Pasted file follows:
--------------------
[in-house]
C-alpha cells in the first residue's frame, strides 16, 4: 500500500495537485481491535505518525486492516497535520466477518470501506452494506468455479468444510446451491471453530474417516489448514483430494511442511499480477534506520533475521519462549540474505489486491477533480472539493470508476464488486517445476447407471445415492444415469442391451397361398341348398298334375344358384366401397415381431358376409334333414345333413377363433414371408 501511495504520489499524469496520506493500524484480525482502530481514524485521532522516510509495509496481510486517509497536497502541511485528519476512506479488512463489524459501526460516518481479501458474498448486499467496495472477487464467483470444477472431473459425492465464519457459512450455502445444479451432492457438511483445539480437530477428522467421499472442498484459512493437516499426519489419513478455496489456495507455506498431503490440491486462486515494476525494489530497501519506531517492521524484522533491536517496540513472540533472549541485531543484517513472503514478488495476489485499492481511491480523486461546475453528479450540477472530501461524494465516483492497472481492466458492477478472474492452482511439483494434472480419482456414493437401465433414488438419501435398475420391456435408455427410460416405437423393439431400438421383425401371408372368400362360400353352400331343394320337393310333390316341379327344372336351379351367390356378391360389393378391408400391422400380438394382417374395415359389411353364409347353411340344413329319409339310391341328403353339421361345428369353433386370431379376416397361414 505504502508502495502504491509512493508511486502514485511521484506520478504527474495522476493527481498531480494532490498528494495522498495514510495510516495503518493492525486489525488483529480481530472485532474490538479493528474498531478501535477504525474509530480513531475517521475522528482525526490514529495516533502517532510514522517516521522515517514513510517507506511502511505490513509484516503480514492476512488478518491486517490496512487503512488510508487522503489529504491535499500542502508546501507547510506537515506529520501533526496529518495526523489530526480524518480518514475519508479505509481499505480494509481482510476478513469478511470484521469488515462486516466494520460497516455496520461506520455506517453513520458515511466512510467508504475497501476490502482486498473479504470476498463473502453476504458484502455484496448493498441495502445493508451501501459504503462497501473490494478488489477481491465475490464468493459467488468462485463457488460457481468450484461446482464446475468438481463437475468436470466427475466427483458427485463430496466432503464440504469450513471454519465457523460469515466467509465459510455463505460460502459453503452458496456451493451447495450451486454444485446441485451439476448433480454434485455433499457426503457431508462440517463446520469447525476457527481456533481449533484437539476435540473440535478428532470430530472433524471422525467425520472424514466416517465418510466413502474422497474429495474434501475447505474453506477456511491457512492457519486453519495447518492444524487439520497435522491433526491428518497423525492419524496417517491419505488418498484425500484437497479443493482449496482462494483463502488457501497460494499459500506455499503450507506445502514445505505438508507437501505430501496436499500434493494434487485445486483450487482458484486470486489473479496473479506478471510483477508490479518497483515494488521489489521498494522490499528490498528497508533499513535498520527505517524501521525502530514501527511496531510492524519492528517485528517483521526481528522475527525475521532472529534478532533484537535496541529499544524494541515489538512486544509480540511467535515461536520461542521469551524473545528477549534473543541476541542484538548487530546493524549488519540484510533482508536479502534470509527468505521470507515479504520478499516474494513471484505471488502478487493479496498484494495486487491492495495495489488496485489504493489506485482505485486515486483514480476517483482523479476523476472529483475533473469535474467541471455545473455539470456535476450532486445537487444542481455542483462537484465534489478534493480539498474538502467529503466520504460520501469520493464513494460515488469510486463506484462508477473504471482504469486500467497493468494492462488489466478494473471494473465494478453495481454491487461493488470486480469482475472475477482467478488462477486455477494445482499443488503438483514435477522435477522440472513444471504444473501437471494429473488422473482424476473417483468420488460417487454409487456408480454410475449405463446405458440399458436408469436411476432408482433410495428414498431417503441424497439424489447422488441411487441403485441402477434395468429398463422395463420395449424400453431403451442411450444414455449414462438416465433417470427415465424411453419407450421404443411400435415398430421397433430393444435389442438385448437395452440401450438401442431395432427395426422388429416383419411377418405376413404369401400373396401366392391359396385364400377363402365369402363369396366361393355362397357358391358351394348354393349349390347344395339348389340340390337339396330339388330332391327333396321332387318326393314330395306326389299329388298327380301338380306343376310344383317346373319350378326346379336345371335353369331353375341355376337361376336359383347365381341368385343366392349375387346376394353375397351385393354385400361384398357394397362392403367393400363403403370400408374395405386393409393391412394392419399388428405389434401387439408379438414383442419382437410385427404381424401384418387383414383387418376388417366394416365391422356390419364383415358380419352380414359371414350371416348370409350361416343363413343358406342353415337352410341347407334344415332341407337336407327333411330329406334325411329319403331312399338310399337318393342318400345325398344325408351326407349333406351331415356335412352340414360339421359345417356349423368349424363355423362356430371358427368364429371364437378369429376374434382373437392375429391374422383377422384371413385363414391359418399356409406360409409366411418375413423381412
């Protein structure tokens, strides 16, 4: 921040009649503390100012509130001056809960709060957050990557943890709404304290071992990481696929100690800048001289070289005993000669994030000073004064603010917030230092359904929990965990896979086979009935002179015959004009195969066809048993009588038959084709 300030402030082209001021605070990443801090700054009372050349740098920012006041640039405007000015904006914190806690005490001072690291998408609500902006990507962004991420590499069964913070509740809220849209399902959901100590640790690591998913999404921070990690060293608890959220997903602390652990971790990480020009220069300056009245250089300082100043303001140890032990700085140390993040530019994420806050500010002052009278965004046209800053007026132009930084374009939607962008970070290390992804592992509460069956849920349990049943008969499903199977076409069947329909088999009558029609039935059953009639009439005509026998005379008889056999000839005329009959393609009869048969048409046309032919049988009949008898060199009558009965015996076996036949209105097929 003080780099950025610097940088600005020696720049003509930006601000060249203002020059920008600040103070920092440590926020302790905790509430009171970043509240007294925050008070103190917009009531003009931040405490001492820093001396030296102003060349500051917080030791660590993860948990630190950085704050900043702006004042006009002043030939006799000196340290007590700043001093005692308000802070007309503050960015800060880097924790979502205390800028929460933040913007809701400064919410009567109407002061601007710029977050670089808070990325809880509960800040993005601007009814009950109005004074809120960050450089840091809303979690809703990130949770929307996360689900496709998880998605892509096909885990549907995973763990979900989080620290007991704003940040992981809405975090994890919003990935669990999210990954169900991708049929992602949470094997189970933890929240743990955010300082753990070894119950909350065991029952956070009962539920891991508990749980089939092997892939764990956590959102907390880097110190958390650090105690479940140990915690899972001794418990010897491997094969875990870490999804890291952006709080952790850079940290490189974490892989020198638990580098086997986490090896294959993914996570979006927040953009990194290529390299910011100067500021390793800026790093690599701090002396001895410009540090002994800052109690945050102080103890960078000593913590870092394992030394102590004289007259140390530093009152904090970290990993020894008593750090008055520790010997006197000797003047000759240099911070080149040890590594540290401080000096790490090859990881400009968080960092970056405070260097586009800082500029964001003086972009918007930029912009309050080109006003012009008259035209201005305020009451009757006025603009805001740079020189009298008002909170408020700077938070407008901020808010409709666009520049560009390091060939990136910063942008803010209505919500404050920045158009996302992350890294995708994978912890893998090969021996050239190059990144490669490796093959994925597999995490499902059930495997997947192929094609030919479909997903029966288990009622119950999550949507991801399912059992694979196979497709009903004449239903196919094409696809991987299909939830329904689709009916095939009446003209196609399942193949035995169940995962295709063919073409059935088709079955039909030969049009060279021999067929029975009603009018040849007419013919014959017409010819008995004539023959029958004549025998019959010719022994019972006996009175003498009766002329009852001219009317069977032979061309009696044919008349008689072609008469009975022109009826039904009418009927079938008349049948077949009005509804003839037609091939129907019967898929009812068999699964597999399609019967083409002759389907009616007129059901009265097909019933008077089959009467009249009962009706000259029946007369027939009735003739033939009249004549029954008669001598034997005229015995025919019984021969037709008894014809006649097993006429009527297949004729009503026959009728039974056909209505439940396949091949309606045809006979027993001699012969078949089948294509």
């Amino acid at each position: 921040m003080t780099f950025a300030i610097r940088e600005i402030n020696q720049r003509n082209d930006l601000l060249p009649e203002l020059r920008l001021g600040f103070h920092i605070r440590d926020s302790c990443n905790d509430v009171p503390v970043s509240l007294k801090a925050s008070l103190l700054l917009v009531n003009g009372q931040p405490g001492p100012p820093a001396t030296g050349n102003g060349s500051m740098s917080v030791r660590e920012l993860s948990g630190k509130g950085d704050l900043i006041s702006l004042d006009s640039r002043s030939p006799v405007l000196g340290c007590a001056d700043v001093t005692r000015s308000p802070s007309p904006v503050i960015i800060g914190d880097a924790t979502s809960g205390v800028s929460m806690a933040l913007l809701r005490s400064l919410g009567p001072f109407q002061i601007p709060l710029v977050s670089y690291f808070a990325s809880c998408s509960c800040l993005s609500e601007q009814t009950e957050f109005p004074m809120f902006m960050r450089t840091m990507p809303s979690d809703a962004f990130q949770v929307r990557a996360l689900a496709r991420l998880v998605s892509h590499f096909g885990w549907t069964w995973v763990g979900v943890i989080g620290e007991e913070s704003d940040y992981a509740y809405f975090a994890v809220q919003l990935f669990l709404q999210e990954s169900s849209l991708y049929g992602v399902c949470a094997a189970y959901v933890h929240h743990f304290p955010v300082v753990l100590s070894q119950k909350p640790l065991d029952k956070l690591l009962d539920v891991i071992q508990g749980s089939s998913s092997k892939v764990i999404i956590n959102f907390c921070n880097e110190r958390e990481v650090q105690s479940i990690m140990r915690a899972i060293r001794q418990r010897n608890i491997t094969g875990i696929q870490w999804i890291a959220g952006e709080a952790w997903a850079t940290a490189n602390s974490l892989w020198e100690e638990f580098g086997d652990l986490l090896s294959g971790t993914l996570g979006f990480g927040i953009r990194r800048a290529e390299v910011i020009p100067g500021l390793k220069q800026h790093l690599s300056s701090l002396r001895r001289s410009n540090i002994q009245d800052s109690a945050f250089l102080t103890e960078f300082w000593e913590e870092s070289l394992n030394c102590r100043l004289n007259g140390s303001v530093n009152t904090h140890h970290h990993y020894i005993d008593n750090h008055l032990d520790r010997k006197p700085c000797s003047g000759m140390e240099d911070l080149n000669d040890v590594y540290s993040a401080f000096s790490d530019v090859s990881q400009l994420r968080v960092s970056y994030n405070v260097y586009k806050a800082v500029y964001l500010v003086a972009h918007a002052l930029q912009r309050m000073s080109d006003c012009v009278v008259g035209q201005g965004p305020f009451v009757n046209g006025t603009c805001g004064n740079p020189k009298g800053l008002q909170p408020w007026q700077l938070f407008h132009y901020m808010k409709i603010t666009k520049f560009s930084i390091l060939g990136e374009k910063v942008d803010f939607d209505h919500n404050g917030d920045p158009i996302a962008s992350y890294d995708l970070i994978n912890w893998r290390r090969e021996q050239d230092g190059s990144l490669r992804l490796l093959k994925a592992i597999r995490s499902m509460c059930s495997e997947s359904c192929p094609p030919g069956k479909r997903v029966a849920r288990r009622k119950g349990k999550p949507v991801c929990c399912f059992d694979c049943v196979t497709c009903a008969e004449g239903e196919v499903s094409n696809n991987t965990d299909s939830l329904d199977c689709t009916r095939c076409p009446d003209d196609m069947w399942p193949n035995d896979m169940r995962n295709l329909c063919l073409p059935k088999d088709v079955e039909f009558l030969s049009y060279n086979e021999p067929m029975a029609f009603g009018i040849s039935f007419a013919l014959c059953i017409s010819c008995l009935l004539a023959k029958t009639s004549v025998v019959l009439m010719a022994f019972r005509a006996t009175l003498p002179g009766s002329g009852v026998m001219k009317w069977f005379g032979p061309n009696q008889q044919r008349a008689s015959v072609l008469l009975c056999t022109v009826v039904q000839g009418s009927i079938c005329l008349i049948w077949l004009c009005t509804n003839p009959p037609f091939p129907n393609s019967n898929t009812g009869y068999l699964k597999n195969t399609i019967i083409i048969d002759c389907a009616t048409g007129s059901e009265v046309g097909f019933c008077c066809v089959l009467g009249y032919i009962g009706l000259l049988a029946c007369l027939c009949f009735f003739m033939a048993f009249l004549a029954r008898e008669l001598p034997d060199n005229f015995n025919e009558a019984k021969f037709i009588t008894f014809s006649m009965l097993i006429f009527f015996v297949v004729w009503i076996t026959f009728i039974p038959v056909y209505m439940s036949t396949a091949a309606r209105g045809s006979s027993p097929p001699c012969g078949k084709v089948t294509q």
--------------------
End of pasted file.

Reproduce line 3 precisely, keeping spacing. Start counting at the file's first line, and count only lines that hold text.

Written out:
């Protein structure tokens, strides 16, 4: 921040009649503390100012509130001056809960709060957050990557943890709404304290071992990481696929100690800048001289070289005993000669994030000073004064603010917030230092359904929990965990896979086979009935002179015959004009195969066809048993009588038959084709 300030402030082209001021605070990443801090700054009372050349740098920012006041640039405007000015904006914190806690005490001072690291998408609500902006990507962004991420590499069964913070509740809220849209399902959901100590640790690591998913999404921070990690060293608890959220997903602390652990971790990480020009220069300056009245250089300082100043303001140890032990700085140390993040530019994420806050500010002052009278965004046209800053007026132009930084374009939607962008970070290390992804592992509460069956849920349990049943008969499903199977076409069947329909088999009558029609039935059953009639009439005509026998005379008889056999000839005329009959393609009869048969048409046309032919049988009949008898060199009558009965015996076996036949209105097929 003080780099950025610097940088600005020696720049003509930006601000060249203002020059920008600040103070920092440590926020302790905790509430009171970043509240007294925050008070103190917009009531003009931040405490001492820093001396030296102003060349500051917080030791660590993860948990630190950085704050900043702006004042006009002043030939006799000196340290007590700043001093005692308000802070007309503050960015800060880097924790979502205390800028929460933040913007809701400064919410009567109407002061601007710029977050670089808070990325809880509960800040993005601007009814009950109005004074809120960050450089840091809303979690809703990130949770929307996360689900496709998880998605892509096909885990549907995973763990979900989080620290007991704003940040992981809405975090994890919003990935669990999210990954169900991708049929992602949470094997189970933890929240743990955010300082753990070894119950909350065991029952956070009962539920891991508990749980089939092997892939764990956590959102907390880097110190958390650090105690479940140990915690899972001794418990010897491997094969875990870490999804890291952006709080952790850079940290490189974490892989020198638990580098086997986490090896294959993914996570979006927040953009990194290529390299910011100067500021390793800026790093690599701090002396001895410009540090002994800052109690945050102080103890960078000593913590870092394992030394102590004289007259140390530093009152904090970290990993020894008593750090008055520790010997006197000797003047000759240099911070080149040890590594540290401080000096790490090859990881400009968080960092970056405070260097586009800082500029964001003086972009918007930029912009309050080109006003012009008259035209201005305020009451009757006025603009805001740079020189009298008002909170408020700077938070407008901020808010409709666009520049560009390091060939990136910063942008803010209505919500404050920045158009996302992350890294995708994978912890893998090969021996050239190059990144490669490796093959994925597999995490499902059930495997997947192929094609030919479909997903029966288990009622119950999550949507991801399912059992694979196979497709009903004449239903196919094409696809991987299909939830329904689709009916095939009446003209196609399942193949035995169940995962295709063919073409059935088709079955039909030969049009060279021999067929029975009603009018040849007419013919014959017409010819008995004539023959029958004549025998019959010719022994019972006996009175003498009766002329009852001219009317069977032979061309009696044919008349008689072609008469009975022109009826039904009418009927079938008349049948077949009005509804003839037609091939129907019967898929009812068999699964597999399609019967083409002759389907009616007129059901009265097909019933008077089959009467009249009962009706000259029946007369027939009735003739033939009249004549029954008669001598034997005229015995025919019984021969037709008894014809006649097993006429009527297949004729009503026959009728039974056909209505439940396949091949309606045809006979027993001699012969078949089948294509």